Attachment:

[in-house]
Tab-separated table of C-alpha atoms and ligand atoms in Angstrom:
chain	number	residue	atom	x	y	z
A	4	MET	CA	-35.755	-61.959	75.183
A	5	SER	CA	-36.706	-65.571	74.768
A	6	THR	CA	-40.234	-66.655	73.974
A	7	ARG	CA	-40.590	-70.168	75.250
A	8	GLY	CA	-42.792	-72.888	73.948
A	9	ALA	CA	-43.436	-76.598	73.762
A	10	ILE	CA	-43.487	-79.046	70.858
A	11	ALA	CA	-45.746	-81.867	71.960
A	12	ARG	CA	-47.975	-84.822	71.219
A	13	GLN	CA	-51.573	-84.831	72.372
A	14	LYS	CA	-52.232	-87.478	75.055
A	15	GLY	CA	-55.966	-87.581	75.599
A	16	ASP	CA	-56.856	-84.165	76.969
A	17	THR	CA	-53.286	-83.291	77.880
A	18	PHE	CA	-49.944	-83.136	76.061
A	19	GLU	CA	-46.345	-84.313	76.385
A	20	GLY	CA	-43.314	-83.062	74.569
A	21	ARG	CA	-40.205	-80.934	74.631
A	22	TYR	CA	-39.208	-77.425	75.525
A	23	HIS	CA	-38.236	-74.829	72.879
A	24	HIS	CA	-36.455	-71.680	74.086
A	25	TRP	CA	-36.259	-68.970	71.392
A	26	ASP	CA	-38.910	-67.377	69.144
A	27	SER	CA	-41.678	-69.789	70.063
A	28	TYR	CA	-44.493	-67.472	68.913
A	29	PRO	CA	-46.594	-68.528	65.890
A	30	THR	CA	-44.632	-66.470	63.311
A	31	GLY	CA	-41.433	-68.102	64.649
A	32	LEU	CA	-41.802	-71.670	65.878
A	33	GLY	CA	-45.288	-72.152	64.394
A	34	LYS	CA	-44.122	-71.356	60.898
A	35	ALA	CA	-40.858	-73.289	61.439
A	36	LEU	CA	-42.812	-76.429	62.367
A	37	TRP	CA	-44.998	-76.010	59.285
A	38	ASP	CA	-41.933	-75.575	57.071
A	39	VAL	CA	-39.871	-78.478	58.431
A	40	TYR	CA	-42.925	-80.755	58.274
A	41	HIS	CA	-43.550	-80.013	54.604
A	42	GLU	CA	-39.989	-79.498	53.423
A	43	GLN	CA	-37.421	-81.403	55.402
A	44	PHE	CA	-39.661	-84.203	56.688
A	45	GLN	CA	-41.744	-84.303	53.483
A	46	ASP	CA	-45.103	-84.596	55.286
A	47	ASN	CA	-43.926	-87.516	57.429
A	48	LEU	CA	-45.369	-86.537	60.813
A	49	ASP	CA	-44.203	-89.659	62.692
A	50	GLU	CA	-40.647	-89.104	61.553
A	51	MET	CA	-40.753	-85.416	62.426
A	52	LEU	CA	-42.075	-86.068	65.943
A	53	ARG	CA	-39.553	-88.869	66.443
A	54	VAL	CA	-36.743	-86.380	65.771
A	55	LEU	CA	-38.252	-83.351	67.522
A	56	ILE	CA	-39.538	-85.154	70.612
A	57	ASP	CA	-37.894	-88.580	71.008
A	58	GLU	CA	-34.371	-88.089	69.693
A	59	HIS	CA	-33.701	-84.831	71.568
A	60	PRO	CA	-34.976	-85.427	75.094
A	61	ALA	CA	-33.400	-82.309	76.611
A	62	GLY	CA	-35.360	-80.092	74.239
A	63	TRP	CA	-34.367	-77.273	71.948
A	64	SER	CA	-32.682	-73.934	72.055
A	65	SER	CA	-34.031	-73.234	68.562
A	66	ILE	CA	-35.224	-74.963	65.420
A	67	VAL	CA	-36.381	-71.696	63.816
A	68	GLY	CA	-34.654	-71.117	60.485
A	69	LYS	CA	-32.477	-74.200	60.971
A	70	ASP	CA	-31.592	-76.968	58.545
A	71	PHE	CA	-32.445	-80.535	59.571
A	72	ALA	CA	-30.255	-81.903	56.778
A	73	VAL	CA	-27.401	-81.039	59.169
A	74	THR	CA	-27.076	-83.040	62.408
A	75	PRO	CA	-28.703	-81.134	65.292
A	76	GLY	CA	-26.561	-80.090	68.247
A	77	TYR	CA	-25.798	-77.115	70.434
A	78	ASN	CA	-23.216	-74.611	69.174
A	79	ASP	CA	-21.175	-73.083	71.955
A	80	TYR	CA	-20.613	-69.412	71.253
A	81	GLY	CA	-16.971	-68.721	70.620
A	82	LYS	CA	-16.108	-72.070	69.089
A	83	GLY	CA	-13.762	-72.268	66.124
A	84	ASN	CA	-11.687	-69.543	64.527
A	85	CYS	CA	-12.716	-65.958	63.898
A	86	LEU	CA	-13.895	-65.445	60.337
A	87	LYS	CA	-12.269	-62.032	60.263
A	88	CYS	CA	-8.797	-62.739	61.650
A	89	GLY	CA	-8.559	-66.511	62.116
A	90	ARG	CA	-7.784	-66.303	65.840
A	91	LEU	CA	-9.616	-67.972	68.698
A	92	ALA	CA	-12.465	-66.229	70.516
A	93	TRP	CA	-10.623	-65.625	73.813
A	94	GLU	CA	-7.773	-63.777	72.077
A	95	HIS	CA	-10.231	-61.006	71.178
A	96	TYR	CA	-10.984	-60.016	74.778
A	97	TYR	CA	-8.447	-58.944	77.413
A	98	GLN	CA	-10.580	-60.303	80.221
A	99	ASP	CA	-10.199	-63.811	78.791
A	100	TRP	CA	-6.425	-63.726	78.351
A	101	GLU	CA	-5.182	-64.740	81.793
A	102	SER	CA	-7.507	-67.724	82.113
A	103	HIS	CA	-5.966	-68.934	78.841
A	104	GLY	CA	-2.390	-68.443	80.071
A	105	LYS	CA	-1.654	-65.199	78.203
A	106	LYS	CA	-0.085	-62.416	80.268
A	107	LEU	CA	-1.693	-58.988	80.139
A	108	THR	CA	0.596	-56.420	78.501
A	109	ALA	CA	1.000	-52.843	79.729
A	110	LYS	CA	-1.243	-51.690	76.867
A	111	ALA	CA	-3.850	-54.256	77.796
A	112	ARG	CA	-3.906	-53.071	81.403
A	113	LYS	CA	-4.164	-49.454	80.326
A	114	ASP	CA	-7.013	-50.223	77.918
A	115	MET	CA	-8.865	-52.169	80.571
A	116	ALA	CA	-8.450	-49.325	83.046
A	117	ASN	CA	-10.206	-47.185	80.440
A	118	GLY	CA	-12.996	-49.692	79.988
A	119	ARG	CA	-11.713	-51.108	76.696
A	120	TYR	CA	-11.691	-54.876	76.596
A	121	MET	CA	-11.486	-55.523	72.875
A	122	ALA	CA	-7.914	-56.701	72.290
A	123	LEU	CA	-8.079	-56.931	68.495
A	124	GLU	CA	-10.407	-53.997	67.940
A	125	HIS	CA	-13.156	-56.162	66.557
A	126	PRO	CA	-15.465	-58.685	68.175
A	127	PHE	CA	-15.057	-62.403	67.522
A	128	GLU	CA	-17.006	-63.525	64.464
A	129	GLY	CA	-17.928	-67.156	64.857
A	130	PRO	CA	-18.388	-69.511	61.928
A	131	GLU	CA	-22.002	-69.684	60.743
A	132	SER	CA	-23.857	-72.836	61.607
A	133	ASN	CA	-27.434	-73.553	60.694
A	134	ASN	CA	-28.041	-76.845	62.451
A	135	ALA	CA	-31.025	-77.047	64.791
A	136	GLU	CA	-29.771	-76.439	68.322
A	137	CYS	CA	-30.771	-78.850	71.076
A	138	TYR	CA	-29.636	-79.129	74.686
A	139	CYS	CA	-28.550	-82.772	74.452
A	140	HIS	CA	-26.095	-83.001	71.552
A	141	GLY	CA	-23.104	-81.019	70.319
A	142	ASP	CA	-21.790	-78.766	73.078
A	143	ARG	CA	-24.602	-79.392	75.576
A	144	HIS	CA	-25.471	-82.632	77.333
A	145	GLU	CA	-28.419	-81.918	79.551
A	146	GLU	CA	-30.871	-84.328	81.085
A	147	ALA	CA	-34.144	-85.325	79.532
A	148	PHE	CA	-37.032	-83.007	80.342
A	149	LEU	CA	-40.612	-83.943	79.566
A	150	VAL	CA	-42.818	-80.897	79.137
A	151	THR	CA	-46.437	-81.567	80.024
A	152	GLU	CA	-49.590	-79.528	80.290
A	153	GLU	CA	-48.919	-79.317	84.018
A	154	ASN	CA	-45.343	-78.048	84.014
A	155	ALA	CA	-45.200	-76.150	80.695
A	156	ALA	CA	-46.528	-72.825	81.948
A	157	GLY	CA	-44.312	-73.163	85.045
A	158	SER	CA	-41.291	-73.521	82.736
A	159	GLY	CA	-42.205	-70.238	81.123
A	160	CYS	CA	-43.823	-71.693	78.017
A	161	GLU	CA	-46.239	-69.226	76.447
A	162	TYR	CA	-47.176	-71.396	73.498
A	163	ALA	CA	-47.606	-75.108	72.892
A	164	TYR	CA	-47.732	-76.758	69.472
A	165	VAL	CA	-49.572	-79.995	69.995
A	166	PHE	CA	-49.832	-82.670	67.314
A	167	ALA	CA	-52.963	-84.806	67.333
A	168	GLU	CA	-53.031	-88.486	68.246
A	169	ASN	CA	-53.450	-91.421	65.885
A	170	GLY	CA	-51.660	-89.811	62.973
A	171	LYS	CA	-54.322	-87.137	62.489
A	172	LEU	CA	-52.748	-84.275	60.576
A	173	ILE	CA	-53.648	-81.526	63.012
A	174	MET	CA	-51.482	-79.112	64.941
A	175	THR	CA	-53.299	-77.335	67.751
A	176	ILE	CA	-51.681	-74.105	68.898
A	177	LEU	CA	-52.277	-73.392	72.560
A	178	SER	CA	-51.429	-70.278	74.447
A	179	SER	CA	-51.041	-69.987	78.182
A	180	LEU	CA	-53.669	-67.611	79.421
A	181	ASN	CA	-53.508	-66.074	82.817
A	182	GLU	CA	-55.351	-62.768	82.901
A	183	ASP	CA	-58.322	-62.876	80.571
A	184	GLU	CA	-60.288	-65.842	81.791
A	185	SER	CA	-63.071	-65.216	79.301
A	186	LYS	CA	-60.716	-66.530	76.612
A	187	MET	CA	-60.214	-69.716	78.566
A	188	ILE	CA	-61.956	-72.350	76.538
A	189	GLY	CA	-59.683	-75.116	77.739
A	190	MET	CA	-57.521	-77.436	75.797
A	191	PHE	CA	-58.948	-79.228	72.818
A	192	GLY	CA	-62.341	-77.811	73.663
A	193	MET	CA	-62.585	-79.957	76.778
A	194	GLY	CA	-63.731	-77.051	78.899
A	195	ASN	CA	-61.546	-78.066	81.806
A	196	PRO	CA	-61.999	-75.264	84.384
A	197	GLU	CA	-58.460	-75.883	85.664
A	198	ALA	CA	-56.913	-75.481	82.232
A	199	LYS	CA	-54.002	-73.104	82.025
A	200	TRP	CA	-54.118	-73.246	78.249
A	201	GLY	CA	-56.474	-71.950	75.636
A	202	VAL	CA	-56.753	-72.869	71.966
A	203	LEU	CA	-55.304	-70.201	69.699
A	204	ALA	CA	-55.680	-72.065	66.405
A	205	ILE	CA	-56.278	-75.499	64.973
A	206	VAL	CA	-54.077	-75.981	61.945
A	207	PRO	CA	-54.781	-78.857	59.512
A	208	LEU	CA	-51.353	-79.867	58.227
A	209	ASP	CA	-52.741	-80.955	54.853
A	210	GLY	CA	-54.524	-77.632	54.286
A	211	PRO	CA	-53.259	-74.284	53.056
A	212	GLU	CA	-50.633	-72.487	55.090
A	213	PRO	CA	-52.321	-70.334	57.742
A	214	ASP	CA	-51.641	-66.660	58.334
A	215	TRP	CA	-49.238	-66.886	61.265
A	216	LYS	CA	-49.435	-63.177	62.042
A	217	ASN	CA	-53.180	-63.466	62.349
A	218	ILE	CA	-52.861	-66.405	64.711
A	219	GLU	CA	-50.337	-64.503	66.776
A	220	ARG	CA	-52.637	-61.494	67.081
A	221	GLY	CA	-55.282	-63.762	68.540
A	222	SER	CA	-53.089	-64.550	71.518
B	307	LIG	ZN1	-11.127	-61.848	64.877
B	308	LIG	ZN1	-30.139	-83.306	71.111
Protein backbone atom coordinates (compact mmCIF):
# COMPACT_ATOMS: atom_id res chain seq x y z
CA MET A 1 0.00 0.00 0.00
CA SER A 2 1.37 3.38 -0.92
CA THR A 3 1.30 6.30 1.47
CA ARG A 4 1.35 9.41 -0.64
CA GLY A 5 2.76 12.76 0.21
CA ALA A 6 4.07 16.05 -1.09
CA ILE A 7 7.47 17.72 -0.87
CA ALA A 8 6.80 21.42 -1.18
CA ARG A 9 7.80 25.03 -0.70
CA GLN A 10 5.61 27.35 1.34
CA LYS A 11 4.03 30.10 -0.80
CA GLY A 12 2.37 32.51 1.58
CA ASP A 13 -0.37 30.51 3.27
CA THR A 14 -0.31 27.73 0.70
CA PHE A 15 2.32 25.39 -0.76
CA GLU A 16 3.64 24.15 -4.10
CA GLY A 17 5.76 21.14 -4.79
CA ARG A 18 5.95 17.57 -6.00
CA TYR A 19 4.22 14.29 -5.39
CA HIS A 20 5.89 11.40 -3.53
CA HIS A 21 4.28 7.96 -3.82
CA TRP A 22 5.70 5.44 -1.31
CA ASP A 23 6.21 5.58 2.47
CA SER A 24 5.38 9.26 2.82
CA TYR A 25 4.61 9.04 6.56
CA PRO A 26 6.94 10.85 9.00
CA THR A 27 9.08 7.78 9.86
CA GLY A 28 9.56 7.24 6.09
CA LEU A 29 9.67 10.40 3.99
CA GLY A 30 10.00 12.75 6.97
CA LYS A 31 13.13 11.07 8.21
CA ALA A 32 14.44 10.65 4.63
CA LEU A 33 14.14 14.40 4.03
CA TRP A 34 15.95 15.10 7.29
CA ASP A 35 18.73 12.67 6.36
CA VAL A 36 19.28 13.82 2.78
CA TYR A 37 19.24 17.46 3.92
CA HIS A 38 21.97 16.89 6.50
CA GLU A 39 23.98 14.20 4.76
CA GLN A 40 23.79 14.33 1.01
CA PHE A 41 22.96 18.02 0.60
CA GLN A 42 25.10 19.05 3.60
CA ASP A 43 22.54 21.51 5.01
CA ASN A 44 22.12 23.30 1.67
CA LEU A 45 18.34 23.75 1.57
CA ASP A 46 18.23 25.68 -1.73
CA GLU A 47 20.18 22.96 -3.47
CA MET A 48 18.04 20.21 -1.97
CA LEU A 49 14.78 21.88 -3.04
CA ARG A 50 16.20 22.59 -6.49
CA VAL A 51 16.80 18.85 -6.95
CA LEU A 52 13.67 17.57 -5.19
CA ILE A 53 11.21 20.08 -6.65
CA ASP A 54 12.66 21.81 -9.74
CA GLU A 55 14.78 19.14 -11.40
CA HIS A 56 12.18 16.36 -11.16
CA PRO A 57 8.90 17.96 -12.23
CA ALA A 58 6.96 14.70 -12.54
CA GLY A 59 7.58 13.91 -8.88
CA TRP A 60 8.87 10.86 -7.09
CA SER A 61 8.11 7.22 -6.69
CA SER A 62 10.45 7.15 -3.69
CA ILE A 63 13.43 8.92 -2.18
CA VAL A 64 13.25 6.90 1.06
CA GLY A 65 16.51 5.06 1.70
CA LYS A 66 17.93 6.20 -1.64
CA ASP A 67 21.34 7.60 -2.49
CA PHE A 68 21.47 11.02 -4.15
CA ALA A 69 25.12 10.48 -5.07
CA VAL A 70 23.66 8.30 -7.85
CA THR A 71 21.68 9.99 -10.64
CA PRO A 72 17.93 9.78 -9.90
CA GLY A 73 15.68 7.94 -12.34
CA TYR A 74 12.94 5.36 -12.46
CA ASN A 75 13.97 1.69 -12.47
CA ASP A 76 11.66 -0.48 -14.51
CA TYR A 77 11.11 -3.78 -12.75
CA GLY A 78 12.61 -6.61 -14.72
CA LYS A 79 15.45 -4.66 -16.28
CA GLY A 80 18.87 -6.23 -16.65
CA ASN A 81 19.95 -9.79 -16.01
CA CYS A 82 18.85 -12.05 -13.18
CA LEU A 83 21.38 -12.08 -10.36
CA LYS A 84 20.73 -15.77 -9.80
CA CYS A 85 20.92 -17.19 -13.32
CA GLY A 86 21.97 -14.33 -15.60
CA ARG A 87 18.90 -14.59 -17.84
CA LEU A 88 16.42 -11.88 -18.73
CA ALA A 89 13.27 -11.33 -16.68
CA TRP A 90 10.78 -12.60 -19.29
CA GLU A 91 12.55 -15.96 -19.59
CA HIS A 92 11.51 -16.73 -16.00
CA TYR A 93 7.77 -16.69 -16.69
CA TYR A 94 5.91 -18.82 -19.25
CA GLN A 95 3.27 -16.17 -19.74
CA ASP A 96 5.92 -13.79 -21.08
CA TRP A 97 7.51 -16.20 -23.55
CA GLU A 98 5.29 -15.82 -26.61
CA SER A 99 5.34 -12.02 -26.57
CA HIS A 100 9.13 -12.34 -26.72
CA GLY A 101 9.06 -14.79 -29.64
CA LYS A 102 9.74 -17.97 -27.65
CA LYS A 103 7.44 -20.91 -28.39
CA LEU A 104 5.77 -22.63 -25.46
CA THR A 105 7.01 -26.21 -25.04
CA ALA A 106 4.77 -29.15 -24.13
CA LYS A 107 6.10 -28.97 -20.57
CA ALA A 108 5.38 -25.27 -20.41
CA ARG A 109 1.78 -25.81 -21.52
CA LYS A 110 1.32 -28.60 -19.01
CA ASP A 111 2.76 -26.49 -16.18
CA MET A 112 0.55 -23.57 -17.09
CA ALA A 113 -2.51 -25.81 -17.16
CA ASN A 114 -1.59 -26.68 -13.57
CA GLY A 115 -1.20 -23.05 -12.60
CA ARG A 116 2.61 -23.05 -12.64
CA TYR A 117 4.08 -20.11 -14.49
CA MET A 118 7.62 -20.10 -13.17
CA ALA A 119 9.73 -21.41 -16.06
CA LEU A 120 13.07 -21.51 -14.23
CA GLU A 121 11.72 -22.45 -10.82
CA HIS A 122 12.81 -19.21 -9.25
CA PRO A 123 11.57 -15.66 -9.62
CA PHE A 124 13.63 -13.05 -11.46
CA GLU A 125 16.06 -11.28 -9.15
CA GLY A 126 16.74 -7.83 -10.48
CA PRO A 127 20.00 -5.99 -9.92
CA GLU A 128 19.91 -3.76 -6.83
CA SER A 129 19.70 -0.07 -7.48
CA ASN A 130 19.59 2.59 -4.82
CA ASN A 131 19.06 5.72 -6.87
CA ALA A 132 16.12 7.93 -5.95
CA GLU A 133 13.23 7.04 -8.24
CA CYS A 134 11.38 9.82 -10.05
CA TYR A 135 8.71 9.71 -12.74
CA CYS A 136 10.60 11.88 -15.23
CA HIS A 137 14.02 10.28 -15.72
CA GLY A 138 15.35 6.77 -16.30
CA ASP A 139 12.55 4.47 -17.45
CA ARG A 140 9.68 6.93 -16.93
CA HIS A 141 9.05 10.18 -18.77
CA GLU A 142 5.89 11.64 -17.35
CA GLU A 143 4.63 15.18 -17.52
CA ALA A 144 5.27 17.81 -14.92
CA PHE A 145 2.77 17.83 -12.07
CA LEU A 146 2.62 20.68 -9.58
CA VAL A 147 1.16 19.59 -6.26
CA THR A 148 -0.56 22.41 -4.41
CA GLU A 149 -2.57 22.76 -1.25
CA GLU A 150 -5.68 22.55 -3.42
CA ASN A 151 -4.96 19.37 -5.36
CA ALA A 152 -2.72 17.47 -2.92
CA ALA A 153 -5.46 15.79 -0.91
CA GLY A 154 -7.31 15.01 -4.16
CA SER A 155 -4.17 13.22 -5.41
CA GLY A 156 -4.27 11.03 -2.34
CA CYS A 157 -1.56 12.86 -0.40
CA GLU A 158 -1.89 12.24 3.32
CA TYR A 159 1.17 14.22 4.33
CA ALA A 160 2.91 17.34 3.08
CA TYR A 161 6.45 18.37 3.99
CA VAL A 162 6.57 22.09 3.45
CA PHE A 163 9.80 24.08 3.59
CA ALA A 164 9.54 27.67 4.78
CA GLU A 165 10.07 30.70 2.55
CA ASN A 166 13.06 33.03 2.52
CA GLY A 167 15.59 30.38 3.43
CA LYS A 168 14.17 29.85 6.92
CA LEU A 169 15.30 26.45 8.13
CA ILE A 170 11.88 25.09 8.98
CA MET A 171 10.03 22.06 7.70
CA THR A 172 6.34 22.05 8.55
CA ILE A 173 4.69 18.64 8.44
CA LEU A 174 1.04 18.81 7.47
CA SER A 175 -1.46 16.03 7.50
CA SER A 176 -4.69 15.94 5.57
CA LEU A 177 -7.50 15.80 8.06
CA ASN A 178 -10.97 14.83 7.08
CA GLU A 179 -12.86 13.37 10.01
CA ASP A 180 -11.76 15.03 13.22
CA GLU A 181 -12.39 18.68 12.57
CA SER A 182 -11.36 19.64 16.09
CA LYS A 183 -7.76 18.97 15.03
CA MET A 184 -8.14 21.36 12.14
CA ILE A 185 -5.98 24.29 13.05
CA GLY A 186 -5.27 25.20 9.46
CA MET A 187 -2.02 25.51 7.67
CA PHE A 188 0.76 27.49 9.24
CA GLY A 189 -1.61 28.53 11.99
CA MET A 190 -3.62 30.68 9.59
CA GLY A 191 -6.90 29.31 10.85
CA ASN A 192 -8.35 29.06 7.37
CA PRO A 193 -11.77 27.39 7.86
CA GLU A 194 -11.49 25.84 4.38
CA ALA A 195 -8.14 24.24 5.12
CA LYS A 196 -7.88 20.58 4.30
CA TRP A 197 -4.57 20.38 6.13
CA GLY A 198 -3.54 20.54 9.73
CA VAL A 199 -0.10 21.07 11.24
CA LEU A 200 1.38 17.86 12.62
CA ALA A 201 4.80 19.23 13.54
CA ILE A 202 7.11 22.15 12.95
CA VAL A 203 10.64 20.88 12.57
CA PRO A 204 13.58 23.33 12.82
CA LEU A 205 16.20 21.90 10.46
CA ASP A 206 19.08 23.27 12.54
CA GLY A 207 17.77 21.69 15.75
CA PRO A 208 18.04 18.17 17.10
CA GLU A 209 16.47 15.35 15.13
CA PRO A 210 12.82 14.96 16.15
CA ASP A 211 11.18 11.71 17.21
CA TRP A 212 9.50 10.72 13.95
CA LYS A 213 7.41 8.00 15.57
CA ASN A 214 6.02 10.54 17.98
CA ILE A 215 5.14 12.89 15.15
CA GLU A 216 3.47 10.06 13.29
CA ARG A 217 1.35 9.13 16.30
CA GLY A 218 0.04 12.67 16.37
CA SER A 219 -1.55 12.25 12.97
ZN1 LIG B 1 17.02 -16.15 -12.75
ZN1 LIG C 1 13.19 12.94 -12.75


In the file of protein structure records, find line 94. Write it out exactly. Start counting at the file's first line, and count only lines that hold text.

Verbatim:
A	94	GLU	CA	-7.773	-63.777	72.077